• Everybody in our home is healthy/well. If we fall ill, we may need to take medicine to make us feel better (antipyretic painkillers such as paracetamol/ibuprofen), sneeze and cough into our elbows, immediately throw tissues that we use to blow our noses into the bin and wash our hands properly. We should not hug anybody who is ill. We should only hug ___________ while we are ill. Then we will get better and everything will be fine again soon.
    • OR Not everybody in our home is as healthy/well as the rest of us. If we fall ill, we have to take extra care not to go into ___________’s room, sneeze and cough into our elbows, immediately throw tissues that we use to blow our nose into the bin and wash our hands properly. We cannot hug anybody who is ill, and we should only hug ___________ while we are ill. Also, we may need to take medicine to make us feel better (antipyretic painkillers). If ___________ becomes very ill, (s)he/you may need help from a doctor or go to hospital to feel better.
    • There are lots of strange things going on at the moment because nobody wants to fall ill. That is why we cannot go to nursery school/school/sports/work as we usually do. Even though we are all together at home, we cannot do everything we want to do when we are on holiday. But there are still lots of fun things we can do, and things will soon be back to normal.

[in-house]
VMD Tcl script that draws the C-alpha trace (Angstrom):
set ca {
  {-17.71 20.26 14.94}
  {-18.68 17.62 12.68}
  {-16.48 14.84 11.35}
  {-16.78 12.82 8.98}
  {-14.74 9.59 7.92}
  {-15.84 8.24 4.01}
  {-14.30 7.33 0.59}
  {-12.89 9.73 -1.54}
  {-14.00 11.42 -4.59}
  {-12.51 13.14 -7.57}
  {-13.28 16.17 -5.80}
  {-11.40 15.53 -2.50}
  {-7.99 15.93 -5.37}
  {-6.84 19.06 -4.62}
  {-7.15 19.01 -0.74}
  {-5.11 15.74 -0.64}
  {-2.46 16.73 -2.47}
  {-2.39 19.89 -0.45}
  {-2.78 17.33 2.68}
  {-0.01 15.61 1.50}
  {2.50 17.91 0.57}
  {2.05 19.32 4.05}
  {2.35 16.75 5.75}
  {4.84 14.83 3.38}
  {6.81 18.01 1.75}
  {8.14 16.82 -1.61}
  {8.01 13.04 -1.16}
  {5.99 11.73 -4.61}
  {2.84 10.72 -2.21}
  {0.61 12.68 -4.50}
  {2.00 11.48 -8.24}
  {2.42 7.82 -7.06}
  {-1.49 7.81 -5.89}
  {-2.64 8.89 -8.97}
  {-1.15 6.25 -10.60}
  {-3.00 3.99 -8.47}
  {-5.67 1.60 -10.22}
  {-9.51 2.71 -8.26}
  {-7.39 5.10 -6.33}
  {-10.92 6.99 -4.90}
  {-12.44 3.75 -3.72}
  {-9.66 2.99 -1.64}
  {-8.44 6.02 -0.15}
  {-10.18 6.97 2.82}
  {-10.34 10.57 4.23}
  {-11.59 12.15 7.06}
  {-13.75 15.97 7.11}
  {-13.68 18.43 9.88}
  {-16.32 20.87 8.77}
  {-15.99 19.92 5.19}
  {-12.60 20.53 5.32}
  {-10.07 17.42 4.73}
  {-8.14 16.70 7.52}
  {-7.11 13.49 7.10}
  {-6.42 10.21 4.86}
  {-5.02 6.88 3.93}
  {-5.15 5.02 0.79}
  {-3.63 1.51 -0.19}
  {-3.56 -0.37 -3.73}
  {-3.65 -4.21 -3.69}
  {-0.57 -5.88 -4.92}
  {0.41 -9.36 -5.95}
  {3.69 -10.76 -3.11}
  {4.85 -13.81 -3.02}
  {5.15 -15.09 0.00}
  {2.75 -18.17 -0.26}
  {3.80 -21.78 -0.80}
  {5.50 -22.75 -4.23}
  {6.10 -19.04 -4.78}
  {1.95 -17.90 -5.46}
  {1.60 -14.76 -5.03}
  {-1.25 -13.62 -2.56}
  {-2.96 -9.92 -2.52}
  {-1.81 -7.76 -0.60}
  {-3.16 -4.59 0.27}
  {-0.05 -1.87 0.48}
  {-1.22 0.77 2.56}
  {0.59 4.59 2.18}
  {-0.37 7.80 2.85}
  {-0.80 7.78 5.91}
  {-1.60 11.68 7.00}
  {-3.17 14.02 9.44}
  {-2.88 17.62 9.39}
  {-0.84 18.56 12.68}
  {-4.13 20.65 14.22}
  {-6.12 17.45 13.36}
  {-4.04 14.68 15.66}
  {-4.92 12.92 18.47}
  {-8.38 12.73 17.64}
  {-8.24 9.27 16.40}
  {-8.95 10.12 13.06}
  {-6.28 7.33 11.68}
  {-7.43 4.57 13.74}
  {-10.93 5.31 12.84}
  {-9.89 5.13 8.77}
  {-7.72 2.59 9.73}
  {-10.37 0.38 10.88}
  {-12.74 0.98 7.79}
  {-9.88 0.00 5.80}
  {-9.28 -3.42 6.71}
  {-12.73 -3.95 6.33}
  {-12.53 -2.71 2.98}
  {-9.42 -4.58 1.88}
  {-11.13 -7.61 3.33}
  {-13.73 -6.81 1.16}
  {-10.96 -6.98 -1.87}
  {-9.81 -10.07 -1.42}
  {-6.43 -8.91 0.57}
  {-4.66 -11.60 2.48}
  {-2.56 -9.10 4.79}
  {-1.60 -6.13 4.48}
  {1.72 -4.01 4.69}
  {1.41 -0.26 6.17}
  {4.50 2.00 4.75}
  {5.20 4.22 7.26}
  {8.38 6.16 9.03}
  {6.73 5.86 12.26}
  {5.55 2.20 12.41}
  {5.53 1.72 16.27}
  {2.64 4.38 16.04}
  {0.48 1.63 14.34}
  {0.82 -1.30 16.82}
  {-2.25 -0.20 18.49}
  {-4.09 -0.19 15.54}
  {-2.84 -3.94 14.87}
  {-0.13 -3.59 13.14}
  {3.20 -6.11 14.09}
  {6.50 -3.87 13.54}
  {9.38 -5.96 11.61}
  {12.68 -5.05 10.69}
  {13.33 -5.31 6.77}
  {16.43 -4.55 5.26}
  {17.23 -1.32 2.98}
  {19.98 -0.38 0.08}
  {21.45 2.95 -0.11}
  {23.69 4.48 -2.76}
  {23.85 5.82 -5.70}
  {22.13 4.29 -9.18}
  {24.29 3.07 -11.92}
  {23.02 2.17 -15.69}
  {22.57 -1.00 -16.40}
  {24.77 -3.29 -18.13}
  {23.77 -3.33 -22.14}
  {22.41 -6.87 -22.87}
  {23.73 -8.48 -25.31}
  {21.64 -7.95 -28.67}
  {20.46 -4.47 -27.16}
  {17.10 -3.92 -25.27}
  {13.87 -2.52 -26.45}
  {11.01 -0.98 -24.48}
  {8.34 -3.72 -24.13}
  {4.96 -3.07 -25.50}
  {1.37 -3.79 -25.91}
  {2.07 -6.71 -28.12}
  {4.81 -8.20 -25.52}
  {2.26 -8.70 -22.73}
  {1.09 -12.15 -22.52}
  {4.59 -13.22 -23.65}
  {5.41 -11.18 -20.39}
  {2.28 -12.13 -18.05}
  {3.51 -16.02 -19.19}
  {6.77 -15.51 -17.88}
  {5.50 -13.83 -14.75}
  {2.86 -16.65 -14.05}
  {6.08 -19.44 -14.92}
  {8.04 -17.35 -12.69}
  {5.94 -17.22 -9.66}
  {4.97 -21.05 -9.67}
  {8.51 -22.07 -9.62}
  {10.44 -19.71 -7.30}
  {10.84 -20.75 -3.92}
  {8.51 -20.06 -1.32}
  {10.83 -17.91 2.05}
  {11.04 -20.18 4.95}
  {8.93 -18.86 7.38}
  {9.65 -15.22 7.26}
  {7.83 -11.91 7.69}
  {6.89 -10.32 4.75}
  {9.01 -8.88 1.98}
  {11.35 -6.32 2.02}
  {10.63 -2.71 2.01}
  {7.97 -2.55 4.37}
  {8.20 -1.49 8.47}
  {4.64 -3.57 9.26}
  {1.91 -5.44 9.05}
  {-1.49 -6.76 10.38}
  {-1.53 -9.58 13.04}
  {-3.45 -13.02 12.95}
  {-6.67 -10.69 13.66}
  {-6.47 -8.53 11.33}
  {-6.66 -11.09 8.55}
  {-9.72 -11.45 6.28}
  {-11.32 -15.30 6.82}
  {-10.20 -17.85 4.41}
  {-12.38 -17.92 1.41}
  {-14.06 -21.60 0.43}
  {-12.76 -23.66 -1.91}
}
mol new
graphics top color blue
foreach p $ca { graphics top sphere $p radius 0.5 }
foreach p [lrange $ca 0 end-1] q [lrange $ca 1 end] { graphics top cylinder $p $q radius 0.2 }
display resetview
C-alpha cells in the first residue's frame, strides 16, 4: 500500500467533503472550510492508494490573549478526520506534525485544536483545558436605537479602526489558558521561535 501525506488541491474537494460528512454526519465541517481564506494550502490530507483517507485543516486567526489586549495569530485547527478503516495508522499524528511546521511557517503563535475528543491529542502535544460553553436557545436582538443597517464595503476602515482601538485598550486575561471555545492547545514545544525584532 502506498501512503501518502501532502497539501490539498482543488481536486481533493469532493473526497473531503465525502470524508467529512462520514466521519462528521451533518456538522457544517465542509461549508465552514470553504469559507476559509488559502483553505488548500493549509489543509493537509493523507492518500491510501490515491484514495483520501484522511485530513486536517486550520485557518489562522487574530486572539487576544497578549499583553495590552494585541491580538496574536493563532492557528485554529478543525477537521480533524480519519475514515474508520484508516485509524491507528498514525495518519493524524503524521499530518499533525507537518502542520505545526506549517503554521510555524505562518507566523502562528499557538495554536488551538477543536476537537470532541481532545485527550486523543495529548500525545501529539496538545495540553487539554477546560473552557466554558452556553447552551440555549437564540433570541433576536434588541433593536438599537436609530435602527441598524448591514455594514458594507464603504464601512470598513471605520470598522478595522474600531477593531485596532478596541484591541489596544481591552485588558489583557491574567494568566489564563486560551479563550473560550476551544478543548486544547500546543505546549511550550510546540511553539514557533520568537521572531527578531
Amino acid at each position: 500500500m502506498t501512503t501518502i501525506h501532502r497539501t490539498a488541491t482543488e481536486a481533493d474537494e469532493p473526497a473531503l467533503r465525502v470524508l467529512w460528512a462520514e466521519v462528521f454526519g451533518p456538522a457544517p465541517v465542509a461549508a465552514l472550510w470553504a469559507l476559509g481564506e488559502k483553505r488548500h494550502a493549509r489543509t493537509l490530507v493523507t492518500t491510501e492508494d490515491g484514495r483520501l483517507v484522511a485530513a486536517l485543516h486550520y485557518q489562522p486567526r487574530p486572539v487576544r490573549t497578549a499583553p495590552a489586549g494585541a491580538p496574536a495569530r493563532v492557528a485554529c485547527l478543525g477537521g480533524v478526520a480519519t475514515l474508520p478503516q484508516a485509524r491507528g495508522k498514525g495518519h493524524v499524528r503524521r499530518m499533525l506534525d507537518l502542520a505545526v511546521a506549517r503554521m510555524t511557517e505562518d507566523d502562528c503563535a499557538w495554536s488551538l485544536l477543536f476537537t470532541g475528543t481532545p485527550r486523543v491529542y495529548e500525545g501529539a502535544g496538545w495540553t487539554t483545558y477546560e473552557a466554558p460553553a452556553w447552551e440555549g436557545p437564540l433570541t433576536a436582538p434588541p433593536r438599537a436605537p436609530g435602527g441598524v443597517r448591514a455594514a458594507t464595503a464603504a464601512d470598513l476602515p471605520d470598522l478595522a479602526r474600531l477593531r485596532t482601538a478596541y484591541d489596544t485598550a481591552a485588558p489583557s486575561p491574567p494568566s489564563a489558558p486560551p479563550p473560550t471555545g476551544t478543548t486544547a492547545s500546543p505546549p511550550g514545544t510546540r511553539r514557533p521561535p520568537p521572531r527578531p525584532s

The following suggestions for spending time together at home were submitted to the Chief Epidemiologist by an imaginative mother in quarantine. Do not hesitate to add your own ideas to the list and share them with others:

  • Consider time together as a gift rather than an imposition.
  • Eat well. It is easy to order food online and have it delivered to your front door. However, if this is not possible, you may need help with shopping from friends and relatives.
  • Ask somebody to go to the library for you and borrow books and comics for the children. Remember to wipe down books and comics and put them into a bag 24 hours before returning them.
  • Ask somebody to go shopping for you and buy puzzles and/or other games appropriate for the age of your children or that can be played by the whole family. It makes a nice change from screen time.
  • Find time to exercise together at home. Children find it very funny to see adults doing gymnastics. Icelandic television (RÚV), various internet providers and some school PE teachers have given suggestions for exercises to do at home.
  • Change the beds and use your favourite bedclothes.
  • Let your children choose their parents’ clothes in the morning.
  • Build a tent in the living room using tables, blankets, etc. Make a packed lunch, dig out head lights and torches and other similar equipment and let your children sleep there overnight.
  • Take refreshing walks to have a change of surroundings and get out of the house.
  • If possible, spend time in the garden or on your balcony to play and get some fresh air.